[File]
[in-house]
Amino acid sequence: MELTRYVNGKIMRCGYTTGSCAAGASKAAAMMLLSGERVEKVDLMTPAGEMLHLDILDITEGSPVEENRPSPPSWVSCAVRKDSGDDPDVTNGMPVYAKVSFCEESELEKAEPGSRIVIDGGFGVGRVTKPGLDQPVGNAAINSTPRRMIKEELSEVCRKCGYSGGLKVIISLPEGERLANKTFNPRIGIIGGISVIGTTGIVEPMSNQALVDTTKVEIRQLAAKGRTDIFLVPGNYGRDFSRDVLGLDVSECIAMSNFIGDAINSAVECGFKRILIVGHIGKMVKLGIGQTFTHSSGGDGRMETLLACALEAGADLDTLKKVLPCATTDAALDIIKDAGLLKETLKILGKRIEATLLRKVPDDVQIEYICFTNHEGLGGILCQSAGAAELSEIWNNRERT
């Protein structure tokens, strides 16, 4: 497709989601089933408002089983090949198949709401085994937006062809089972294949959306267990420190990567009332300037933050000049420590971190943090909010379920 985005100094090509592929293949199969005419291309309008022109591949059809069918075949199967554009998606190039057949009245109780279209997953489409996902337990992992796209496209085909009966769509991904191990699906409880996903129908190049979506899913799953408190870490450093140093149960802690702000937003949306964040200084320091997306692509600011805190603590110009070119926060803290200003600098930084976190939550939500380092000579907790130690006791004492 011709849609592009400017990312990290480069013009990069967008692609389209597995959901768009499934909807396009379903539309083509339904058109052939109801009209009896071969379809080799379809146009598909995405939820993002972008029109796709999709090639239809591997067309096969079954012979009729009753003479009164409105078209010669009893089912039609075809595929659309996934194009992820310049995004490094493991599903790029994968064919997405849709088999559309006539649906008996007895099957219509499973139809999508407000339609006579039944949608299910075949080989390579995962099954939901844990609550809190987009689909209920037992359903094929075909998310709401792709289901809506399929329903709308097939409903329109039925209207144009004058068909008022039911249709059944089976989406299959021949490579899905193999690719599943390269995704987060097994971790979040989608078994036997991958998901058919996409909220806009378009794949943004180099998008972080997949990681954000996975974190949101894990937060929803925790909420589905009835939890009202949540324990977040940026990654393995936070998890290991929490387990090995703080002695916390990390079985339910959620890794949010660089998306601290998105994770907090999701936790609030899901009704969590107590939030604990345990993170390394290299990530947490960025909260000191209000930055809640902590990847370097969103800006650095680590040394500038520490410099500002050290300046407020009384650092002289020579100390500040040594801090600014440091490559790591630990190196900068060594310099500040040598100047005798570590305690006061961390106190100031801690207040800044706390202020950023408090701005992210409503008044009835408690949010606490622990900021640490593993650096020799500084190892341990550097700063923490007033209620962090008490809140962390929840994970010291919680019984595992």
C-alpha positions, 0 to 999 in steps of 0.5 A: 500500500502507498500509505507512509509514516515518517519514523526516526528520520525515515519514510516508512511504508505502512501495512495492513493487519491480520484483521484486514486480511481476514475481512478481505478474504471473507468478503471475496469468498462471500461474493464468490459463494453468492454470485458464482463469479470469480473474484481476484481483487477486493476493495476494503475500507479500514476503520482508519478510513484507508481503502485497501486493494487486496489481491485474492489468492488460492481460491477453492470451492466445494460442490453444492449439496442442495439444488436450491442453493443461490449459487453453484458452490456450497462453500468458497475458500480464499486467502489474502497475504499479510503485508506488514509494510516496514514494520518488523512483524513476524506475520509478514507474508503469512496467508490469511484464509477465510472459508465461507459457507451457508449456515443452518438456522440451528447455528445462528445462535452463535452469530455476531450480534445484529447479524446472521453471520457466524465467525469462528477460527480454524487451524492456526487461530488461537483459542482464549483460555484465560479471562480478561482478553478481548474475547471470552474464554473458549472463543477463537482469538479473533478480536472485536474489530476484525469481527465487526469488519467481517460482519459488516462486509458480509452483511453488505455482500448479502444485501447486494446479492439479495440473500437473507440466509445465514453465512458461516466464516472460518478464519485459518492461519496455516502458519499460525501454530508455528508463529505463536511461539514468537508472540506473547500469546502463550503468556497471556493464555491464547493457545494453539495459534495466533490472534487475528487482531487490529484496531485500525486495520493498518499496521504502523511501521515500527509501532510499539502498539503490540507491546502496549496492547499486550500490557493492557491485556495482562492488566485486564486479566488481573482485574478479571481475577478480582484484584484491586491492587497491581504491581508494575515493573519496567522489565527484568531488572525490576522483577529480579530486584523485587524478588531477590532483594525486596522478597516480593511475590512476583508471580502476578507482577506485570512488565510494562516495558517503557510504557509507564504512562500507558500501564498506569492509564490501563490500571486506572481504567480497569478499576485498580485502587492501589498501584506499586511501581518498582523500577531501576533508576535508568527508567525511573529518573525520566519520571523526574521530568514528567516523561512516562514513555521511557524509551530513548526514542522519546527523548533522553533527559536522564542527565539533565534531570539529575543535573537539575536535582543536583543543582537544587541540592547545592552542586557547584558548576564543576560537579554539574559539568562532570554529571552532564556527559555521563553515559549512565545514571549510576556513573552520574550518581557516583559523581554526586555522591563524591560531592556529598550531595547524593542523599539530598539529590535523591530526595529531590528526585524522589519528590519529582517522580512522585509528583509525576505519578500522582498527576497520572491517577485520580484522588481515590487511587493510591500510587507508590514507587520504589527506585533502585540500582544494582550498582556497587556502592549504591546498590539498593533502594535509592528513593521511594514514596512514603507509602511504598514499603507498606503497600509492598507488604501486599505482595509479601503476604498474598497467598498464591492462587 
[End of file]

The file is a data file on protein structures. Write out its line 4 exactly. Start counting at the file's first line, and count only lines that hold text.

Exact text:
C-alpha positions, 0 to 999 in steps of 0.5 A: 500500500502507498500509505507512509509514516515518517519514523526516526528520520525515515519514510516508512511504508505502512501495512495492513493487519491480520484483521484486514486480511481476514475481512478481505478474504471473507468478503471475496469468498462471500461474493464468490459463494453468492454470485458464482463469479470469480473474484481476484481483487477486493476493495476494503475500507479500514476503520482508519478510513484507508481503502485497501486493494487486496489481491485474492489468492488460492481460491477453492470451492466445494460442490453444492449439496442442495439444488436450491442453493443461490449459487453453484458452490456450497462453500468458497475458500480464499486467502489474502497475504499479510503485508506488514509494510516496514514494520518488523512483524513476524506475520509478514507474508503469512496467508490469511484464509477465510472459508465461507459457507451457508449456515443452518438456522440451528447455528445462528445462535452463535452469530455476531450480534445484529447479524446472521453471520457466524465467525469462528477460527480454524487451524492456526487461530488461537483459542482464549483460555484465560479471562480478561482478553478481548474475547471470552474464554473458549472463543477463537482469538479473533478480536472485536474489530476484525469481527465487526469488519467481517460482519459488516462486509458480509452483511453488505455482500448479502444485501447486494446479492439479495440473500437473507440466509445465514453465512458461516466464516472460518478464519485459518492461519496455516502458519499460525501454530508455528508463529505463536511461539514468537508472540506473547500469546502463550503468556497471556493464555491464547493457545494453539495459534495466533490472534487475528487482531487490529484496531485500525486495520493498518499496521504502523511501521515500527509501532510499539502498539503490540507491546502496549496492547499486550500490557493492557491485556495482562492488566485486564486479566488481573482485574478479571481475577478480582484484584484491586491492587497491581504491581508494575515493573519496567522489565527484568531488572525490576522483577529480579530486584523485587524478588531477590532483594525486596522478597516480593511475590512476583508471580502476578507482577506485570512488565510494562516495558517503557510504557509507564504512562500507558500501564498506569492509564490501563490500571486506572481504567480497569478499576485498580485502587492501589498501584506499586511501581518498582523500577531501576533508576535508568527508567525511573529518573525520566519520571523526574521530568514528567516523561512516562514513555521511557524509551530513548526514542522519546527523548533522553533527559536522564542527565539533565534531570539529575543535573537539575536535582543536583543543582537544587541540592547545592552542586557547584558548576564543576560537579554539574559539568562532570554529571552532564556527559555521563553515559549512565545514571549510576556513573552520574550518581557516583559523581554526586555522591563524591560531592556529598550531595547524593542523599539530598539529590535523591530526595529531590528526585524522589519528590519529582517522580512522585509528583509525576505519578500522582498527576497520572491517577485520580484522588481515590487511587493510591500510587507508590514507587520504589527506585533502585540500582544494582550498582556497587556502592549504591546498590539498593533502594535509592528513593521511594514514596512514603507509602511504598514499603507498606503497600509492598507488604501486599505482595509479601503476604498474598497467598498464591492462587 